Mueller investigated whether Trump misled him on WikiLeaks question in Russia probe

Former special counsel Robert MuellerRobert (Bob) MuellerCNN's Toobin warns McCabe is in 'perilous condition' with emboldened Trump CNN anchor rips Trump over Stone while evoking Clinton-Lynch tarmac meeting The Hill's 12:30 Report: New Hampshire fallout MORE probed whether President TrumpDonald John TrumpDavis: Supreme Court decision is bad news for Trump, good news for Vance Meadows trying to root out suspected White House leakers by feeding them info: Axios Pressley hits DeVos over reopening schools: 'I wouldn't trust you to care for a house plant let alone my child' MORE misled him in his Russia investigation, according to newly unredacted portions of Mueller's report that were re-released Friday. 

One portion of the report, which summarizes Mueller's findings from his investigation into Russian interference in the 2016 presidential election, suggests that Trump's written answer on a question about WikiLeaks and former adviser Roger StoneRoger Jason StoneChris Christie: I wouldn't have commuted Roger Stone sentence Graham says he will call Mueller to testify before Senate panel about Russia probe Sunday shows - Spotlight shifts to reopening schools MORE was misleading.

According to the report, Trump had said he did not remember talking with Stone about WikiLeaks. But Trump's former attorney, Michael CohenMichael Dean CohenDavis: Supreme Court decision is bad news for Trump, good news for Vance Nadler: Barr dealings with Berman came 'awfully close to bribery' Michael Cohen taken back into police custody MORE, had separately recounted to Mueller that he "recalled a conversation in which Roger Stone told Trump that WikiLeaks planned to release information soon [and] Trump had asked him [Cohen] to stay in touch with Stone about WikiLeaks."


"It is possible that, by the time the President submitted his written answers two years after the relevant events had occurred, he no longer had clear recollections of his discussions with Stone or his knowledge of Stone's asserted communications with WikiLeaks," Mueller's report reads.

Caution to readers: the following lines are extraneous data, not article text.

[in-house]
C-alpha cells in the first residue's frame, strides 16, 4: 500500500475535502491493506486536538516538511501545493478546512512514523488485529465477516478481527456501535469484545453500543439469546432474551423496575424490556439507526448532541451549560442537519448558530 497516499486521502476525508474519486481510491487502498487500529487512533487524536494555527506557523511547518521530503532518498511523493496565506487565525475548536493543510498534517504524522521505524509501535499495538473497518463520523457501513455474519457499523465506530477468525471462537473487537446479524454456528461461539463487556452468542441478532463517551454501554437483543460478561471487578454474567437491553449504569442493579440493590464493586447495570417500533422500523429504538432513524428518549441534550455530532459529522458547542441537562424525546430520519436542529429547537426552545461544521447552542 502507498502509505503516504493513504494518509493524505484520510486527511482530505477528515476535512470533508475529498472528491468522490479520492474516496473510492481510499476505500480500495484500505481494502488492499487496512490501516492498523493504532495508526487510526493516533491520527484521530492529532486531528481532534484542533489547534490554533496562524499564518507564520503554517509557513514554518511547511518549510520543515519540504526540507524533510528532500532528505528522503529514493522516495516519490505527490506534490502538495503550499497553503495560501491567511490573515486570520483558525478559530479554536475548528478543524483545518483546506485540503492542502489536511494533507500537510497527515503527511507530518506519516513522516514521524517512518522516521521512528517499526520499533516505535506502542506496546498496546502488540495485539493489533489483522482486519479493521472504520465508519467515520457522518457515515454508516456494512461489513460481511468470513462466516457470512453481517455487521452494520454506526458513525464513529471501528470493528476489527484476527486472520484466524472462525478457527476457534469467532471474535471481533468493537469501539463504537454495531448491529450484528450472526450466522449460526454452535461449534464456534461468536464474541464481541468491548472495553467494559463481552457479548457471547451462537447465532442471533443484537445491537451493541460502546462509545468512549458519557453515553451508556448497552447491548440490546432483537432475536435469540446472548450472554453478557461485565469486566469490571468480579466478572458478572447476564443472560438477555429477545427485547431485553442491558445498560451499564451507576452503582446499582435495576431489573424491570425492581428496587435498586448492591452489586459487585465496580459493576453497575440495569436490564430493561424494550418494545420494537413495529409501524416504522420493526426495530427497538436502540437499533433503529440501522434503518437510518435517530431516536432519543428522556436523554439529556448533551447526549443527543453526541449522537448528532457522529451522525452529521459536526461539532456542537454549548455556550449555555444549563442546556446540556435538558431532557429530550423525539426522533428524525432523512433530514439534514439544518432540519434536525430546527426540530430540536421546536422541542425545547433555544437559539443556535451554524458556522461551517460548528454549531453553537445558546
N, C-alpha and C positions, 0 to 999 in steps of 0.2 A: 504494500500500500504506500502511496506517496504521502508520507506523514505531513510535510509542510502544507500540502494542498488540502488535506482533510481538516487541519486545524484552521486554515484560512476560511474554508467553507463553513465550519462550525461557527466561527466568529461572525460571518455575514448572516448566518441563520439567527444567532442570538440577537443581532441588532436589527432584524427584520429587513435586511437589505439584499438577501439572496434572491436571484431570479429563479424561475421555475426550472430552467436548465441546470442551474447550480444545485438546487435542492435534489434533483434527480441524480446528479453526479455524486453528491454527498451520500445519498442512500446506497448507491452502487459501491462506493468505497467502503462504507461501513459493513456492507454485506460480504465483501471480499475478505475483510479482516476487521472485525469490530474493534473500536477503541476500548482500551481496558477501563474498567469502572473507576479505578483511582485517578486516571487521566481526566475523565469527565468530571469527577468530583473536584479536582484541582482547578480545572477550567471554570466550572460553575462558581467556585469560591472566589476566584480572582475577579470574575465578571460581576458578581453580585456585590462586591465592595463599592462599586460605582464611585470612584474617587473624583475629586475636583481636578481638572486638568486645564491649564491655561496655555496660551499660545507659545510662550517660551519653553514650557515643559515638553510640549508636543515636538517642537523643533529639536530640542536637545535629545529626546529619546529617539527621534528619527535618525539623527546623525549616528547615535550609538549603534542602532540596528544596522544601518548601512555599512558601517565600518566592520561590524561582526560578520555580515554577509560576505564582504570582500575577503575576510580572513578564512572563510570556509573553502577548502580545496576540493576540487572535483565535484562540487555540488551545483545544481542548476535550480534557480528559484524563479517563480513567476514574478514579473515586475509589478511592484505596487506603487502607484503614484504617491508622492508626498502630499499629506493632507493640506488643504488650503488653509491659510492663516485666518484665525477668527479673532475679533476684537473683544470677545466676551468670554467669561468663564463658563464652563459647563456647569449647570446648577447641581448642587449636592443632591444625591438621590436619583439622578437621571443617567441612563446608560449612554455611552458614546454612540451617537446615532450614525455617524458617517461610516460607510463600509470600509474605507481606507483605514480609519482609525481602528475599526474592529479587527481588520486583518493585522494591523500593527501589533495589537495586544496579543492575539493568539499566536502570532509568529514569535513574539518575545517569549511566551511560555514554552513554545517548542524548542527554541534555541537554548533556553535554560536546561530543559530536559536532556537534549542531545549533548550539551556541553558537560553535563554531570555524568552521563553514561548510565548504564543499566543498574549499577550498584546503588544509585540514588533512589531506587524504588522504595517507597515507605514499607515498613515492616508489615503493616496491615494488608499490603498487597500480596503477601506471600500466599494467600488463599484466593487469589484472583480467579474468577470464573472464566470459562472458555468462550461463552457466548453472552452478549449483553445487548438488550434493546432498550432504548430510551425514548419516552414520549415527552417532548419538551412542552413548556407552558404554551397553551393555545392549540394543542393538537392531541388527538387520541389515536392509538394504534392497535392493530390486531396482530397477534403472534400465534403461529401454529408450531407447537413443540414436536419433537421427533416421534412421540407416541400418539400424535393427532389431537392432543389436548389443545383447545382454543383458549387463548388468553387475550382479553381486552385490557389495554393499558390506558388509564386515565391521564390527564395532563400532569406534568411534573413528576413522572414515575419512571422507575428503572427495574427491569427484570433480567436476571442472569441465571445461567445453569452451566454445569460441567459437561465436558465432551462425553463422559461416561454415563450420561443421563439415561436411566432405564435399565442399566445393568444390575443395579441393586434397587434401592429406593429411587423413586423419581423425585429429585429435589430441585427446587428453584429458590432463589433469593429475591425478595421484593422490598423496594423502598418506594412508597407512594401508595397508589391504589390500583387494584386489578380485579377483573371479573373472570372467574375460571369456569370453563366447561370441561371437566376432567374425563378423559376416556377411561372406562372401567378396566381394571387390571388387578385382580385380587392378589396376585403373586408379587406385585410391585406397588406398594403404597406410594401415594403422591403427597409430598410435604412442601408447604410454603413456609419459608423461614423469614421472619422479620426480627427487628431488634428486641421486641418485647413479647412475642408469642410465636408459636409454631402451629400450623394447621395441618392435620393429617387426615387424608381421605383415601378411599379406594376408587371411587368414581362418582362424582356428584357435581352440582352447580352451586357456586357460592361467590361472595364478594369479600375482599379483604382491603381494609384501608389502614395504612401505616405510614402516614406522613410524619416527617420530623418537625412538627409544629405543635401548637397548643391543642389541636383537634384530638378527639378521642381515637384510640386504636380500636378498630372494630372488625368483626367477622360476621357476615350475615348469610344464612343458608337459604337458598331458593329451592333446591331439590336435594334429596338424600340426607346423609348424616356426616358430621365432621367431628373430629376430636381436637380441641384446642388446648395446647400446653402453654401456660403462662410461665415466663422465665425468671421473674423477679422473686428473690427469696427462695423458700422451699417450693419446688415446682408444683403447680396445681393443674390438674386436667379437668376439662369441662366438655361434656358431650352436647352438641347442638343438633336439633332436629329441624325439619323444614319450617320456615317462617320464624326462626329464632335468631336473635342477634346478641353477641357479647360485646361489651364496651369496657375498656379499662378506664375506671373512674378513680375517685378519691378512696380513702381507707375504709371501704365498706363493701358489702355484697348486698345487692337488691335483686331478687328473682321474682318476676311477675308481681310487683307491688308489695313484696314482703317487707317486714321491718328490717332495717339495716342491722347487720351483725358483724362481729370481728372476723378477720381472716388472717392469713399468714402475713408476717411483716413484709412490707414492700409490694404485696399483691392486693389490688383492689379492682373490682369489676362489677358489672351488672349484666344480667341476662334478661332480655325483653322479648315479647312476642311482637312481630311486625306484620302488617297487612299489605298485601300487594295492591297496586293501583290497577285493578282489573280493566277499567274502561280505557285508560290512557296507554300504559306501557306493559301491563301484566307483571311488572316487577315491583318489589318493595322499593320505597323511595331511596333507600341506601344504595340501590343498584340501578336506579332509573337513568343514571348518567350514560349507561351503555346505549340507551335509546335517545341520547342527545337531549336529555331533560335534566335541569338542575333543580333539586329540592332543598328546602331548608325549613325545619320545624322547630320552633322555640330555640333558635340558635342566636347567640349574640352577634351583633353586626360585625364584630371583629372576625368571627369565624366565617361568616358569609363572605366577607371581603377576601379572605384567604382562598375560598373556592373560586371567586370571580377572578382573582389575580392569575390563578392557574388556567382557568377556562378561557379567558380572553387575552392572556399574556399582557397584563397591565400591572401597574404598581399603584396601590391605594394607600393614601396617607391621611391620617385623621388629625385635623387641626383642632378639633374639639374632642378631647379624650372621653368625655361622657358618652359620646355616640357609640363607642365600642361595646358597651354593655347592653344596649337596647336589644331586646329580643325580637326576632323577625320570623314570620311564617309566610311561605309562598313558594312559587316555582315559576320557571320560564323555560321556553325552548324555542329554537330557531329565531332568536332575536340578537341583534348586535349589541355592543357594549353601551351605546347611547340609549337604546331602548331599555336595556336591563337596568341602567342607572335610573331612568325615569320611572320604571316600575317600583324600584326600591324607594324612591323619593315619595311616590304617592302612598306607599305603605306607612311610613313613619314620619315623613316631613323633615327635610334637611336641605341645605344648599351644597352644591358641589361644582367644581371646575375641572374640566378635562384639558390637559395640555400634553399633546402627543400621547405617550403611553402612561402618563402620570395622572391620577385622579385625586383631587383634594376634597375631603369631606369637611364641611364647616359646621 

"But the President's conduct could also be viewed as reflecting his awareness that Stone could provide evidence that would run counter to the President's denials and would link the President to Stone's efforts to reach out to WikiLeaks," the report states, suggesting the special counsel had considered this as potential obstruction.

Mueller is clear to note in his report, however, that it was possible the president was not seeking to be misleading but simply forgot the events. 

Cohen was sentenced to three years in prison after he pleaded guilty to breaking campaign finance laws by facilitating payments to two women who accused Trump of having extramarital affairs with them and to lying to Congress about his efforts to help build a Trump Tower in Moscow in 2016.

The lawyer has been serving his sentence and was recently moved to home confinement during the coronavirus pandemic.


The new details come as the Department of Justice (DOJ) removed redactions from the Mueller report on Friday amid a court battle over information withheld from the report when it was initially made public. The developments came in response to Freedom of Information Act (FOIA) lawsuits from the nonprofit Electronic Privacy Information Center (EPIC) and news outlets Buzzfeed and CNN.

The redactions were originally put in place as Stone underwent his trial over charges of lying to Congress and witness tampering. He was convicted of all seven charges against him and was sentenced earlier this year to more than three years in prison.

Stone and WikiLeaks founder Julian AssangeJulian Paul AssangeGlenn Greenwald calls charges against Assange a threat to journalistic freedoms Hillicon Valley: Justice Department announces superseding indictment against WikiLeaks' Assange | Facebook ad boycott gains momentum | FBI sees spike in coronavirus-related cyber threats | Boston city government bans facial recognition technology Justice Department announces superseding indictment against Wikileaks' Assange MORE communicated during the 2016 campaign, in part regarding damaging information Assange’s anti-secrecy site published about then-Democratic nominee Hillary ClintonHillary Diane Rodham ClintonBiden leads Trump in Florida, tied in Arizona and Texas: poll We haven't seen how low it can go There's a big blue wave coming MORE’s presidential campaign.

Their discussions were part of Mueller's investigation as he probed whether Trump campaign officials sought foreign interference in the 2016 election.

Mueller ultimately did not establish that Trump or members of his campaign coordinated or conspired with Moscow to affect the 2016 presidential election, but he and his team declined to reach a conclusion on whether the president obstructed justice.

Updated 8:40 p.m.